52 Weeks of Women – September
52 Weeks of women is a weekly series of posts allowing us to rediscover the important role that women have played in history. To find out a little more about what we are doing or why visit Introducing 52 Weeks of Women.
To begin our series we present you with Mary Riebey, Queen Nzinga, Margaret Hamilton and Millicent Fawcett. We hope that each post will prompt you to read more, and if you do we’d love you to share what you find out! Likewise, if you know of any women who you think should be included in our series, let us know.
Her unassuming face (as seen in this, the only known painting of her, which was used as the reference for her portrait on the $20 note) belies her strong character: she was known to conduct her business affairs with ‘vigour’, and once faced charges for assaulting one of her debtors with an umbrella!
From convict to co-founder of Westpac, all while raising 7 children single-handed. I must admit I was impressed by the achievements of Gail Kelly, but this lady predates her by 150 years.
Want to hear the story? Try the following links to learn more about this formidable women.
She was 40 before she hit her leadership stride, but when she did Queen Nzinga held off the Portuguese for 40 years until her death at 80, and kept her people safe from capture and slavery throughout that time.
While you are digging around in the stories of her reign, keep an eye out for how she dealt with the patronising Portuguese who offered her a grass mat to sit on rather than a chair.
Want to hear the story? Try the following links to learn more about this sassy and strategic leader.
If you love a good podcast this is a ripping 53 minutes of the life and times of Queen Nzinga from the history chicks
Her leadership was crucial to the success of the Apollo mission, insisting on attention to detail, systems and processes, testing and retesting. Not only did Apollo work even when things went wrong, but the code her team wrote was so good NO software bugs were ever found on an Apollo crewed mission and the code was reused and adapted on many other space endeavours.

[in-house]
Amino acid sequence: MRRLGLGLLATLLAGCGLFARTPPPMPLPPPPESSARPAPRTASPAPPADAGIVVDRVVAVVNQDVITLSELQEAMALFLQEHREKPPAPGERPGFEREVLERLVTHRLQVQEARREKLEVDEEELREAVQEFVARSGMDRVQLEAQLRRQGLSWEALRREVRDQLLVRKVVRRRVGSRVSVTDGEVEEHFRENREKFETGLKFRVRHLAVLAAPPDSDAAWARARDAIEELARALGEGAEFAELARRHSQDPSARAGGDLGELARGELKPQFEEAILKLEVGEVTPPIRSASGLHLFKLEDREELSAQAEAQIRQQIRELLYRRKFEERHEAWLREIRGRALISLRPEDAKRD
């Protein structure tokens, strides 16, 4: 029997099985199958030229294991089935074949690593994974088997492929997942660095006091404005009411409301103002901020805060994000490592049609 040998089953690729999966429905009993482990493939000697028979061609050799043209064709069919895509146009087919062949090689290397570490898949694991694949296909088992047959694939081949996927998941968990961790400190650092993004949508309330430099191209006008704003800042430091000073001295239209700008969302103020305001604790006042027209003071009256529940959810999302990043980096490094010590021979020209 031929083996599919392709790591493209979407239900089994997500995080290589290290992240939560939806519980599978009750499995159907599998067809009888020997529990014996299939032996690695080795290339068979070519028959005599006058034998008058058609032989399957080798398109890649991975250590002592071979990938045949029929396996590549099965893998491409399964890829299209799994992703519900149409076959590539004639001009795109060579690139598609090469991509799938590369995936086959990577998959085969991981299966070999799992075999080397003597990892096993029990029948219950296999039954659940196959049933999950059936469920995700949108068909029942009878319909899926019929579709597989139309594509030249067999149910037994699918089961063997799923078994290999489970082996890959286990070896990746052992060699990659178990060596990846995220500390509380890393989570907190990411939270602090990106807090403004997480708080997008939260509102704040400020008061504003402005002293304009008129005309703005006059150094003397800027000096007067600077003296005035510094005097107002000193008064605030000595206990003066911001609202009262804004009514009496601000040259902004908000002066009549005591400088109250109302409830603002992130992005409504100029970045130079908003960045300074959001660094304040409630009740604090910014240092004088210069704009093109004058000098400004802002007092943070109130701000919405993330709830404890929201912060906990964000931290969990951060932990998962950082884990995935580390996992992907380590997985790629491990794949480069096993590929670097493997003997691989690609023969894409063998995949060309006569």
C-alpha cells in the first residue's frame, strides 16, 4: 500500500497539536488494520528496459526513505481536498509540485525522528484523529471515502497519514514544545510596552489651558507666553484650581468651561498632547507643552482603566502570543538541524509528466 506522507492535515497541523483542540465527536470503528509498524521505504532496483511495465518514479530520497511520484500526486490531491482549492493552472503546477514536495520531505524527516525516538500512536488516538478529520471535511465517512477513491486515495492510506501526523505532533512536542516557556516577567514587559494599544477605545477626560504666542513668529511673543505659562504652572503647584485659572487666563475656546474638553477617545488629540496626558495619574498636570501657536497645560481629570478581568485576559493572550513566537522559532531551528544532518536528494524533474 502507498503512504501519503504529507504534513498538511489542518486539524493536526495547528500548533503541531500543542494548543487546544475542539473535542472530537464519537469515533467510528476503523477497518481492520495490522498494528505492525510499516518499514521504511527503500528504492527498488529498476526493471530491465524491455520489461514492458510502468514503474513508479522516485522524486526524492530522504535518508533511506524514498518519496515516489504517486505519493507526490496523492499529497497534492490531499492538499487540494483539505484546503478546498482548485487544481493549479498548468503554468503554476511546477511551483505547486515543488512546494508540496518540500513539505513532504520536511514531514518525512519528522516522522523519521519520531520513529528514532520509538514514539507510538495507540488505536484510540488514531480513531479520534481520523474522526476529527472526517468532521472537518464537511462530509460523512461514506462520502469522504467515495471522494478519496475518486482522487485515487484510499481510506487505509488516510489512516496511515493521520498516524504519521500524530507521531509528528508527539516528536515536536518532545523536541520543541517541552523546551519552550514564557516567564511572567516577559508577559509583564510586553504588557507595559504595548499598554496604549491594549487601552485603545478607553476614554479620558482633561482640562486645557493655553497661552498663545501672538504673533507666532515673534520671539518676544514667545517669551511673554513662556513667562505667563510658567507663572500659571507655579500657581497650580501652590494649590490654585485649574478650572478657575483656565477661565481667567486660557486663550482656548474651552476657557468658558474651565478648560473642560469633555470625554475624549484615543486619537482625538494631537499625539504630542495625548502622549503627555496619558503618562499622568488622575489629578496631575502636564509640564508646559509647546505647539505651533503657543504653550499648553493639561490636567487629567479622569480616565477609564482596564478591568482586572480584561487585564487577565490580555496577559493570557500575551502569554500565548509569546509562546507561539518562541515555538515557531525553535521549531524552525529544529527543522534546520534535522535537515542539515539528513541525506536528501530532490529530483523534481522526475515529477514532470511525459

When looking up her story keep an eye out for the great photo of her standing next to her handwritten computer code that took ‘man to the moon’, the role that local seamstresses played in translating the code into the spaceship and how she rose to the challenge (early in her career) when given a seemingly cruel and impossible problem to solve with directions written in Latin and ancient Greek).
Want to hear the story? Learn more about this brilliant, dedicated engineer with a very dry sense of humour.
Millicent was a moderate suffragist, who believed that constitutional change, argument and involving men in the fight to get women the vote. Her approach often conflicted with the more militant suffragettes like Emily Pankhurst.
Her story raises interesting questions about how we most effectively achieve social change. Should we protest and disrupt, or reason and engage? What is the role of timing and environmental events in enabling or preventing change?
Keep an eye out for her take on the strategic dilemma of whether to support the war effort in World War I in light of the unfulfilled struggle for the vote.
Want to hear more? Learn about this eloquent communicator and clear headed strategist with a knack for political collaboration.